Friday, May 11, 2012

Potrero HOPE-SF EIR process is moving again

The long-discussed rebuilding of San Francisco's Potrero Terrace and Annex public housing may have hit a new stage May 2 with a Federal Register notice (PDF here, text here). I'm not close to this planning process, but on its face the notice looks like early warning that the public comment schedule for the project is getting back in gear for the first time since 2010.

That, and would-be commenters need to get in the loop but soon.

More specifically: the notice says the city Mayor's Office of Housing is about to prepare a draft Environmental Impact Report/Environmental Impact Statement for the project. It also appears to be saying that, although this report doesn't exist yet, interested parties need to write in advance now to explain that they'll be wanting to comment on it when it does appear. Here's relevant text (emphasis added):
"A Draft EIR/EIS will be prepared for the proposed action described herein. Comments relating to the Draft EIR/EIS are requested and will be accepted by the contact person listed below. When the Draft EIR/EIS is completed, a notice will be sent to individuals and groups known to have an interest in the Draft EIR/EIS and particularly in the environmental impact issues identified therein. Any person or agency interested in receiving a notice and making comment on the Draft EIR/EIS should contact the person listed below within 30-days after publication of this notice."
That's by June 1st, right? (And could we be looking at one of these "Beware of the Leopard" situations?)

Also this (emphasis, again, added):
"A public EIS scoping meeting will be held on a date within the comment period and after at least 15 days of publishing this Notice of Intent. Notices of the scoping meeting will be mailed when the date has been determined. The EIS scoping meeting will provide an opportunity for the public to learn more about the project and provide input to the environmental process. At the meeting, the public will be able to view graphics illustrating preliminary planning work and talk with MOH staff, and members of the consultant team providing technical analysis to the project. Translators will be available. Written comments and testimony concerning the scope of the EIS will be accepted at this meeting. In accordance with 40 CFR 1501.7 affected Federal, State, and local agencies, any affected Indian tribe, and other interested parties will be sent a scoping notice. Owners and occupants within a 300-foot radius will also be notified of the scoping process. In accordance with 24 CFR 58.59, the scoping hearing will be preceded by a notice of public hearing published in the local news media 15 days before the hearing date.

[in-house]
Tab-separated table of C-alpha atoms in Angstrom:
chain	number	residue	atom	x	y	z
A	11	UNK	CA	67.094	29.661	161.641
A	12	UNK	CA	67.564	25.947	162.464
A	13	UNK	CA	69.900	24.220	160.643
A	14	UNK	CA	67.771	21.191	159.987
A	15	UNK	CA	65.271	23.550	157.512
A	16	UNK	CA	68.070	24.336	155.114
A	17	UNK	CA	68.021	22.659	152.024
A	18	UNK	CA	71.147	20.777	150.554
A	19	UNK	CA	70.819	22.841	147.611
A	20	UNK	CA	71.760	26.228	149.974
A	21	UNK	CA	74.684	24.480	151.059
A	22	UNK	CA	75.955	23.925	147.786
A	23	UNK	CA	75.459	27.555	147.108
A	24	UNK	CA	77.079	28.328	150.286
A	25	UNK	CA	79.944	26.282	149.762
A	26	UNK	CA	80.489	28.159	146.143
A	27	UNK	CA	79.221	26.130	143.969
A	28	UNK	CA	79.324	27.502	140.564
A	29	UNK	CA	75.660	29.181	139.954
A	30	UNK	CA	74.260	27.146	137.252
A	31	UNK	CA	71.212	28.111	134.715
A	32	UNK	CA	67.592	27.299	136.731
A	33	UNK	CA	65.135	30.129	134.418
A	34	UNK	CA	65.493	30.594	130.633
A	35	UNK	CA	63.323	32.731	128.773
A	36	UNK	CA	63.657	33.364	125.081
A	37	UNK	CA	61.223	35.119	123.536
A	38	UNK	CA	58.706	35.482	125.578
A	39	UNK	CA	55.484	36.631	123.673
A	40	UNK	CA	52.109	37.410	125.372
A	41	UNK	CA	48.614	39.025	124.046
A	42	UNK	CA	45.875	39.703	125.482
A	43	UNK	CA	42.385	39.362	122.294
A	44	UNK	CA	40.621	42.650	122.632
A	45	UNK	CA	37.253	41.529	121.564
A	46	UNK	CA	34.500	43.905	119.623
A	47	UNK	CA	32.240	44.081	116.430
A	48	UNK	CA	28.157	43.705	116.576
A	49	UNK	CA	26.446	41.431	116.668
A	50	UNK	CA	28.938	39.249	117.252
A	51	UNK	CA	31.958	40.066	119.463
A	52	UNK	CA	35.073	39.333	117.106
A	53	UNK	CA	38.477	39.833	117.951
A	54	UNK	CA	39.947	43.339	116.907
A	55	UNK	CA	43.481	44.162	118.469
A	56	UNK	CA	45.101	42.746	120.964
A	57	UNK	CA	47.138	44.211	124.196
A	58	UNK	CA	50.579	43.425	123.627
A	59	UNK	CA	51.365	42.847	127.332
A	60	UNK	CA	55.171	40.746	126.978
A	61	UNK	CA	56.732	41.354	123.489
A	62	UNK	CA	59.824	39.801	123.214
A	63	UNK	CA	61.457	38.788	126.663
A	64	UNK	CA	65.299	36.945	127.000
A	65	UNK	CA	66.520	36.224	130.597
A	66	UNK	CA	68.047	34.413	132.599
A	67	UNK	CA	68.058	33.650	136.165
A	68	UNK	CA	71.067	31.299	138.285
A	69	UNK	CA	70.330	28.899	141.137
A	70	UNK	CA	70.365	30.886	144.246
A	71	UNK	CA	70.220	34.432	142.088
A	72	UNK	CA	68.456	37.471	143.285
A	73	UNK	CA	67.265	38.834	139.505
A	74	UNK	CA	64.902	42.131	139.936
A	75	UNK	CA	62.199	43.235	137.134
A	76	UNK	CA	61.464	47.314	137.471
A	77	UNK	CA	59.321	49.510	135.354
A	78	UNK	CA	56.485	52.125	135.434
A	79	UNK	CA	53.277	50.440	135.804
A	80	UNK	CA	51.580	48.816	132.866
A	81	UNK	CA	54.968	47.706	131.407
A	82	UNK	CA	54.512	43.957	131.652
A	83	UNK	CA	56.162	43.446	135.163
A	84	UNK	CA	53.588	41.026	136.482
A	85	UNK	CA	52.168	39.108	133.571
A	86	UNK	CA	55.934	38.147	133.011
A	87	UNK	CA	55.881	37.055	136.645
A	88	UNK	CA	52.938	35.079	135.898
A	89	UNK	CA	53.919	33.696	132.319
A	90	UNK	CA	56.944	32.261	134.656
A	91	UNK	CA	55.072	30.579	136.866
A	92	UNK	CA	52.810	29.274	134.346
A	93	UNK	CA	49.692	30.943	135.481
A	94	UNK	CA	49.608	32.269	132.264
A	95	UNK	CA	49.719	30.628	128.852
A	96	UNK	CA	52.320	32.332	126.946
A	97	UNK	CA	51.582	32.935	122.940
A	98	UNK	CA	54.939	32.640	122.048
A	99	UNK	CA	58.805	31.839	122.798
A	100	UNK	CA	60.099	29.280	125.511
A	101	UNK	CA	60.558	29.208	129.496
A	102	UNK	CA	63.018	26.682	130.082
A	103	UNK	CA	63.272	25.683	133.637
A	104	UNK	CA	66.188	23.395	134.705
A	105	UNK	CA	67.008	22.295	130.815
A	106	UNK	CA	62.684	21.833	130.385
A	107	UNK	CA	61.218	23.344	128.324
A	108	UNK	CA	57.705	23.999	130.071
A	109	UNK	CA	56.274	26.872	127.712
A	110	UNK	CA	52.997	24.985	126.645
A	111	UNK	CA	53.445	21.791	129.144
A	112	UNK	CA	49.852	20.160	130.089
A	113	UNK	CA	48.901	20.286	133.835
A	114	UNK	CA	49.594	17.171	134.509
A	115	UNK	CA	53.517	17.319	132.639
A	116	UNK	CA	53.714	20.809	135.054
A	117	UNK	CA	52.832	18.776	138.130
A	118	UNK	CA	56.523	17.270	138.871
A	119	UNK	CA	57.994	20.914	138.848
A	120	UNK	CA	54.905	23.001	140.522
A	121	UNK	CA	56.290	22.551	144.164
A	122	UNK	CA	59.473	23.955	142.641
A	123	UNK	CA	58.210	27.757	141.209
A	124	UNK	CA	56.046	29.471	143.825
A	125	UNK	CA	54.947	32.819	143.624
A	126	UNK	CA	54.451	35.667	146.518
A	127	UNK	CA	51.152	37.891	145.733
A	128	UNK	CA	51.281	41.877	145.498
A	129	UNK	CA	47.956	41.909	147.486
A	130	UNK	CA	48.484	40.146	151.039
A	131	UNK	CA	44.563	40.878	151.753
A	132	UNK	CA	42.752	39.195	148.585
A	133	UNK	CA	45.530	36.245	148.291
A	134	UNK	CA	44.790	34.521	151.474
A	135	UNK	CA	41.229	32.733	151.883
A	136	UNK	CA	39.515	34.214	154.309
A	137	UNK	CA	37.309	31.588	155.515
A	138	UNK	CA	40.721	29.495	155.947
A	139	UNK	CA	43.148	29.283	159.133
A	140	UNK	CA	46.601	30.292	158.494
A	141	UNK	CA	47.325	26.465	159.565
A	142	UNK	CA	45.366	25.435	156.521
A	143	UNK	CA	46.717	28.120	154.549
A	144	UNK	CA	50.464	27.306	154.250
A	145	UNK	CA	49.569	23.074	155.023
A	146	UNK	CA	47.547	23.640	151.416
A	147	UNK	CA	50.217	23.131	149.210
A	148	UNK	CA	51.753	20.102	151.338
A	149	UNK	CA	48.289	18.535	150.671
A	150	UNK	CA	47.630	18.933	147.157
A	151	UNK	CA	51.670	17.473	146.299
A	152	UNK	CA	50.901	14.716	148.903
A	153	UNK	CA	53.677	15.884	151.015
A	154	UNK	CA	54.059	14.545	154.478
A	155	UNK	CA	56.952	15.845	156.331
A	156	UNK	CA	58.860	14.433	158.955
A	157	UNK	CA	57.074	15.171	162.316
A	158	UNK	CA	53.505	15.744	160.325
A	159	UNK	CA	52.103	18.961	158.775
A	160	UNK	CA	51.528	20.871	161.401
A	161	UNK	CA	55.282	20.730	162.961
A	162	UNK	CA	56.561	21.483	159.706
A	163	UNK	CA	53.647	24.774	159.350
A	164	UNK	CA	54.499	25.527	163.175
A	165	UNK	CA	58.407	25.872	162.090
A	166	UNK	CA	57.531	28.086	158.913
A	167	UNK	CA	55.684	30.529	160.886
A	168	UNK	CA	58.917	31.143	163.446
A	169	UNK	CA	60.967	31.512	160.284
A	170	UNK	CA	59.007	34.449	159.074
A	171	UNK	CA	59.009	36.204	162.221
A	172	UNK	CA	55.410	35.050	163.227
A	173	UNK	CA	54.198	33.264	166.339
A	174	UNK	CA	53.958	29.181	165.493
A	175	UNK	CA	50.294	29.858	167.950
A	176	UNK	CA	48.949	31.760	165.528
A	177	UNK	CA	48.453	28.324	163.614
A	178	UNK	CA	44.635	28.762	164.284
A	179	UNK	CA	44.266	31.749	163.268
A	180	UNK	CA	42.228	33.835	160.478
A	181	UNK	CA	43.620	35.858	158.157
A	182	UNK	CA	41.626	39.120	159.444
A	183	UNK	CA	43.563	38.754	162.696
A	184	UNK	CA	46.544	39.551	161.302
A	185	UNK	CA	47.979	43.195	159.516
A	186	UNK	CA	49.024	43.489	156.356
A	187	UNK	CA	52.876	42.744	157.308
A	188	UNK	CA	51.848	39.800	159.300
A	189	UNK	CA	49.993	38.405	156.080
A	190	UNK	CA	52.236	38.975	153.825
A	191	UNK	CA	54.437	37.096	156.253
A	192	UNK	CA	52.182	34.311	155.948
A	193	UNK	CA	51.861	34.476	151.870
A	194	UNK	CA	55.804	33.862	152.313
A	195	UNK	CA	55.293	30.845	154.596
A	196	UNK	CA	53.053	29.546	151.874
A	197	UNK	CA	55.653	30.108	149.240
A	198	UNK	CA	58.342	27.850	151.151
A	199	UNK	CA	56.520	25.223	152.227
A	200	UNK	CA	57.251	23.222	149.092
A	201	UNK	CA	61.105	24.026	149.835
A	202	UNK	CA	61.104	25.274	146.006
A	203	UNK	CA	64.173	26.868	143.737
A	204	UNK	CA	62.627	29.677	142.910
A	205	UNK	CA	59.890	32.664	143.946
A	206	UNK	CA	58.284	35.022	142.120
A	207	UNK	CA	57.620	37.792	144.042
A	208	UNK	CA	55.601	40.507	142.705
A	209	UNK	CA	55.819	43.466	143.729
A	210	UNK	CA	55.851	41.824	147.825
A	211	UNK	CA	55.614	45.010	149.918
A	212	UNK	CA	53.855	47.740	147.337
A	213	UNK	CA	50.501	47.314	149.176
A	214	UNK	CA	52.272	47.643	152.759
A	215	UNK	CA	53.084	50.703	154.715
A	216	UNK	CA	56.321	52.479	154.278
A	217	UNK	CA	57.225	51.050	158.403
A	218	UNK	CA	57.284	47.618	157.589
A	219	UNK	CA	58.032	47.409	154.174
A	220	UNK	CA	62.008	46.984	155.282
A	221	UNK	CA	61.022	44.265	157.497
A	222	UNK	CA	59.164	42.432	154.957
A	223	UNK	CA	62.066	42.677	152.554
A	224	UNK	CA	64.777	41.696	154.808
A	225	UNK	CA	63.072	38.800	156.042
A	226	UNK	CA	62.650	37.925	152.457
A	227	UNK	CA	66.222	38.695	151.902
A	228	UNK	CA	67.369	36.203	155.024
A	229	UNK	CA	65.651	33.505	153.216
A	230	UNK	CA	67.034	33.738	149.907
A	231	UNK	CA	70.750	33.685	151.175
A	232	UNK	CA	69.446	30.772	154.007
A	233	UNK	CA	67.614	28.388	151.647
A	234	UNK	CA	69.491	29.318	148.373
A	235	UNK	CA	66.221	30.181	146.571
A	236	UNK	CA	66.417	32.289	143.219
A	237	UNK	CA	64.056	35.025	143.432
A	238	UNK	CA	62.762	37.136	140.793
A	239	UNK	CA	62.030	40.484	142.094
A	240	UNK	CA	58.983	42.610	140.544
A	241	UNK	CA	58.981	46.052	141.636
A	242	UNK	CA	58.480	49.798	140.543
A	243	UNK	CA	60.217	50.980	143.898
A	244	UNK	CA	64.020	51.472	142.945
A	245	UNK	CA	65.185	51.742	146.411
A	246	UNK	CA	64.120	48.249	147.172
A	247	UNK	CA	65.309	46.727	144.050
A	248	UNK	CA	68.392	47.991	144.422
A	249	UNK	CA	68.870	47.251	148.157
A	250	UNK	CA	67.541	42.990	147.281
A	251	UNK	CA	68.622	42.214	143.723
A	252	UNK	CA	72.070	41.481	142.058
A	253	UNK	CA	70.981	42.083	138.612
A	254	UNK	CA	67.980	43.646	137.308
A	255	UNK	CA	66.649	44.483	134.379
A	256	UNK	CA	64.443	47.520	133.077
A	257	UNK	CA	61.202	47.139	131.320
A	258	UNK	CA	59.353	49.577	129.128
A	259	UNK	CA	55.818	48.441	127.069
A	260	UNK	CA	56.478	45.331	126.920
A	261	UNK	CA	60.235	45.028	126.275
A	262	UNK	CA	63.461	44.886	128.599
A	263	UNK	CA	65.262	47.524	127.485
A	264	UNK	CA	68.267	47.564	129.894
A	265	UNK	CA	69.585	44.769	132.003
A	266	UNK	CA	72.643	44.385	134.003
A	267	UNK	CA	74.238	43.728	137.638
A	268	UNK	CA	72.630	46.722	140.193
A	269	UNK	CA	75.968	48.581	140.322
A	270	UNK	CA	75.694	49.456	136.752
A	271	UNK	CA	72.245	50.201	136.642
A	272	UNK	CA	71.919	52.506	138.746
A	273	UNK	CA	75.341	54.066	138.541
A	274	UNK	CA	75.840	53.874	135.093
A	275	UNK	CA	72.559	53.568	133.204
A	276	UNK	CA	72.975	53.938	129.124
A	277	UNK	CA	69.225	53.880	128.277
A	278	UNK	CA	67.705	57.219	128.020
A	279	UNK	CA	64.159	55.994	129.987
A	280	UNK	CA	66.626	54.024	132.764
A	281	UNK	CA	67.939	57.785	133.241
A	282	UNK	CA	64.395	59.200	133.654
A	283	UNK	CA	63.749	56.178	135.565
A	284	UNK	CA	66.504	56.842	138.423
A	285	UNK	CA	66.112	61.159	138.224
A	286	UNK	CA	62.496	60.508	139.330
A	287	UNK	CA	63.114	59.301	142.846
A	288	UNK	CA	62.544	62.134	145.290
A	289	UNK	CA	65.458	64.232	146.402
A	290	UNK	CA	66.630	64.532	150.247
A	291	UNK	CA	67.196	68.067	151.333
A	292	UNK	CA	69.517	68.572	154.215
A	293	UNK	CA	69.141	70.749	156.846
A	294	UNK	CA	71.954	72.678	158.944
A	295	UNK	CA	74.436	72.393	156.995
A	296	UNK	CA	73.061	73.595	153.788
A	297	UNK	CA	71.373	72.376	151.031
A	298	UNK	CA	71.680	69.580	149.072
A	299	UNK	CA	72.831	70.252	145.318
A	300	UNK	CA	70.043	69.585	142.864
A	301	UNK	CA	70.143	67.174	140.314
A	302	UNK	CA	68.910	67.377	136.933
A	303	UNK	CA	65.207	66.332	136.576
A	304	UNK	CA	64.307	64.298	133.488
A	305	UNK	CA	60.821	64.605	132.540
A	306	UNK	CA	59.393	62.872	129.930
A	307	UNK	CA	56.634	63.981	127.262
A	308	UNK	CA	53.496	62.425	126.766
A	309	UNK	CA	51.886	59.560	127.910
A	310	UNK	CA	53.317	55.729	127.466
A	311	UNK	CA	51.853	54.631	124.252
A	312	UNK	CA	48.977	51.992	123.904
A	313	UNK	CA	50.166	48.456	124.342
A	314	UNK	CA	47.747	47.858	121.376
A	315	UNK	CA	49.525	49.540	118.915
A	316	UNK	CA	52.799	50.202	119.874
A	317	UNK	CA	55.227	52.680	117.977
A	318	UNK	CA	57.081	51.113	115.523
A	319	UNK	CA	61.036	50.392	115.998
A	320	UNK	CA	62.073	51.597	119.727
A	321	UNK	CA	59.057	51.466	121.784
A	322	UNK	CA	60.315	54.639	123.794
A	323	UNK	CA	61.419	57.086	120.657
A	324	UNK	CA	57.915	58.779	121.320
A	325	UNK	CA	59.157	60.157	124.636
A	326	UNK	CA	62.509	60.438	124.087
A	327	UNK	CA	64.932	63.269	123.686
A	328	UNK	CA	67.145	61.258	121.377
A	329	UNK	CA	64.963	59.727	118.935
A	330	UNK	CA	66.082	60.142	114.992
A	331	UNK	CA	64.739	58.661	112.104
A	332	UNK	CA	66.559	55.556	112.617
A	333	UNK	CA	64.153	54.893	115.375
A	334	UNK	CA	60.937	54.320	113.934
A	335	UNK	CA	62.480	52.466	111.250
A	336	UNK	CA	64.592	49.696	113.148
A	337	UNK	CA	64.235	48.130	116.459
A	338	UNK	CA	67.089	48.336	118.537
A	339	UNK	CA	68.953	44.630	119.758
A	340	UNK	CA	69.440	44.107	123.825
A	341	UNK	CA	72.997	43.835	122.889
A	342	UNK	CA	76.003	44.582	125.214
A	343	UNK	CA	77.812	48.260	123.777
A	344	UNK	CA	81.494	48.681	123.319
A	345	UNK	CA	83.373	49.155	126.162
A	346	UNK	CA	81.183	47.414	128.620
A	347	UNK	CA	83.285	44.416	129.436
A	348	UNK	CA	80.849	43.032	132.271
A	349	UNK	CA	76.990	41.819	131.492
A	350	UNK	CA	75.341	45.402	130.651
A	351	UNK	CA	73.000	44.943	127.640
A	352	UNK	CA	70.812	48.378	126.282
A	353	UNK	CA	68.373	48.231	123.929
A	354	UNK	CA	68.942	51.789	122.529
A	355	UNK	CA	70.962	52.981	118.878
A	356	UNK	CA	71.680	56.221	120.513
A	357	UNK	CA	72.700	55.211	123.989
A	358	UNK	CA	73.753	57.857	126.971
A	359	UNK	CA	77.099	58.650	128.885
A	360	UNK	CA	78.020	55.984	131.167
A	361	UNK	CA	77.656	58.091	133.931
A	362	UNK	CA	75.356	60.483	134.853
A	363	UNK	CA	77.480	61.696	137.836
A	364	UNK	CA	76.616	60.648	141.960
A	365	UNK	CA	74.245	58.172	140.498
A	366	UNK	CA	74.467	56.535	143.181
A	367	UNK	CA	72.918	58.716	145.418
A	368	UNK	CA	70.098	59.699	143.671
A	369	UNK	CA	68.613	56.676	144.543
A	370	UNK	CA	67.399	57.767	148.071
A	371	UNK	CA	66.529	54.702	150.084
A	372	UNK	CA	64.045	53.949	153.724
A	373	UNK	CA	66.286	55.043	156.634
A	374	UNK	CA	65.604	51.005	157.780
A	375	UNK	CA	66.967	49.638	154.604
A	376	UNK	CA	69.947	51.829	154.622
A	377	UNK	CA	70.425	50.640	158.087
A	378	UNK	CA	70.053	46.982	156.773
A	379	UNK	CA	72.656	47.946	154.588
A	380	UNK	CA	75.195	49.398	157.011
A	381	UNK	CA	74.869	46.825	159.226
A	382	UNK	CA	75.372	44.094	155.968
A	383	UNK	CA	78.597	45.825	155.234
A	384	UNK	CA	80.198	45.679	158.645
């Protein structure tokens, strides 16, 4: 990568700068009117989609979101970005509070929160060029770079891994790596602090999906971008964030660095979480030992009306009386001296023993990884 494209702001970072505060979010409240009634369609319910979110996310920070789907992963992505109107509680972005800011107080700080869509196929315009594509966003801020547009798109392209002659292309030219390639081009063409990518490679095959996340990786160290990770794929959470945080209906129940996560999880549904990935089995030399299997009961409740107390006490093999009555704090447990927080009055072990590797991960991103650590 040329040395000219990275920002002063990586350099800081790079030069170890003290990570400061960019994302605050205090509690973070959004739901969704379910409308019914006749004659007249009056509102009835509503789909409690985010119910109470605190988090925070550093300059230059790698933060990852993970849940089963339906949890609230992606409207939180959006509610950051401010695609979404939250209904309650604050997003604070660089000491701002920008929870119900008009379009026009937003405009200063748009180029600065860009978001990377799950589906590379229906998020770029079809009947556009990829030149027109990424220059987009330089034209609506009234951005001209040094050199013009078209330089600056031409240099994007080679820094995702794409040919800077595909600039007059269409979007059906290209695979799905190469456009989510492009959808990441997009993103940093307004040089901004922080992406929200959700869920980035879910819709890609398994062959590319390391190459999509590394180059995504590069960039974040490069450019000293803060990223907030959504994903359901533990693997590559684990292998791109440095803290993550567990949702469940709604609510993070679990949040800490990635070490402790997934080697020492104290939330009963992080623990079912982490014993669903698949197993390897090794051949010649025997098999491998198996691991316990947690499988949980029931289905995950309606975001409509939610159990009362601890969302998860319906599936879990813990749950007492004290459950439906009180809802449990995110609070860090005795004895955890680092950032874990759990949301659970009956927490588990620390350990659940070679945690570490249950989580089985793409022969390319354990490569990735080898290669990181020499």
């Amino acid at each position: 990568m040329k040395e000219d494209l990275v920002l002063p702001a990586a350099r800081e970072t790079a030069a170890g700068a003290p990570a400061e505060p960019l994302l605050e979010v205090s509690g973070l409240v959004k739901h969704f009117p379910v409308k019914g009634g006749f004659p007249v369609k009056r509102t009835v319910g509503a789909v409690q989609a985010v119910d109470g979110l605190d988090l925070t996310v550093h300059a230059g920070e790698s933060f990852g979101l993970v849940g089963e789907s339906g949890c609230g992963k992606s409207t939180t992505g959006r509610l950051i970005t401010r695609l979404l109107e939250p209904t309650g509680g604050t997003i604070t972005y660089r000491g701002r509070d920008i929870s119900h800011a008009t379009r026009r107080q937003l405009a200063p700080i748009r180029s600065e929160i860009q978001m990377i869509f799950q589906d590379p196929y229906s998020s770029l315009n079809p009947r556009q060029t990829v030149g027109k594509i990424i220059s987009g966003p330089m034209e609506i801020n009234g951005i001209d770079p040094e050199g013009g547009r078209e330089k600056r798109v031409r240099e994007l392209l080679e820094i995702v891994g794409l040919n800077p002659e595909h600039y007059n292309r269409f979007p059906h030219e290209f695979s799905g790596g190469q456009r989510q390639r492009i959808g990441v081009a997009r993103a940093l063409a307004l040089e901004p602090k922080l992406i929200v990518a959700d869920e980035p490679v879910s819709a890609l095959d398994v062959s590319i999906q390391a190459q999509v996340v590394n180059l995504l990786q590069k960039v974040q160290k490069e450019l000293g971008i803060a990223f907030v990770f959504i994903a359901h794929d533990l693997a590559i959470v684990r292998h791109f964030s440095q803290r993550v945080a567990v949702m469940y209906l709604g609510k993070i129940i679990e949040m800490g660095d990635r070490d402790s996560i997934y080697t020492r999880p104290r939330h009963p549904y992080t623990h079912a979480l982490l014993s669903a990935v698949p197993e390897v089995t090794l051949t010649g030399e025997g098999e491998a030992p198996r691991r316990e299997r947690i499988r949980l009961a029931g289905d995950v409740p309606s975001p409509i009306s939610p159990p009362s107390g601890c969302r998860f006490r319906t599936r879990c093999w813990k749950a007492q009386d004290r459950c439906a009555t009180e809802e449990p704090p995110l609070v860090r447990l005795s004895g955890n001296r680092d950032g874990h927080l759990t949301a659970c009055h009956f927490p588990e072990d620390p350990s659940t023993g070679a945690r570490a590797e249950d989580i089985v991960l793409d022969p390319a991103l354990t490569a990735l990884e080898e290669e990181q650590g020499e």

The scoping process associated with the CEQA process took place from November 2010 through December 2010. A CEQA public scoping meeting was held on November 22, 2010."
I think this is the city's notice for that November 2010 scoping meeting. A lot of detail there about the plan as it stood then.

The idea of the project is to tear down and rebuild the whole venerable 606-unit complex, which covers 39 acres of lately quite valuable real estate crowning the south and east slopes of Potrero Hill. And, while replacing those units, to add in a whole lot of far more upmarket stuff.

(For non-locals, it may help to know that the north side of Potrero Hill has been poshly restauranted for years. The Dogpatch neighborhood, in the flats between there and the Bay, is catching up fast.)

Here's a favorable SF Chronicle overview on several HOPE-SF public housing replacement projects in the city. The public-private HOPE-SF group planning the rebuilding involves Bridge Housing and architects Van Meter Williams Pollack as well as the city housing authority and the Mayor's Office of Housing.

HOPE-SF, a successor to the displacing HOPE VI projects, has been criticized, e.g. here,  for displacing poorer tenants to build mixed-income housing in other locations. This CitiReport piece criticizes the city for deferring maintenance on existing properties while the HOPE-SF replacement plan moves slowly into place.

On the other hand, Sara Shortt, a solidly pro-tenant housing advocate, wrote in 2007 that community members might be overly fearful about the Potrero rebuilding process because of worse planning in past HOPE VI projects from which lessons actually were learned about avoiding displacement.

HOPE-SF's Potrero page promises:
"HOPE SF will provide all qualifying residents a new home in the revitalized community. The project will undertake a phased approach to rebuilding housing so that, where possible, disruption to residents’ lives will be minimized."
Erm, yes, but there's that whole lot of other development planned as well. Here's how the project looked to the SocketSite real estate blog in 2010. Whether people with very little money land well on their feet in the new mixed-income complex -- well, it seems worth discussing in detail, hm?

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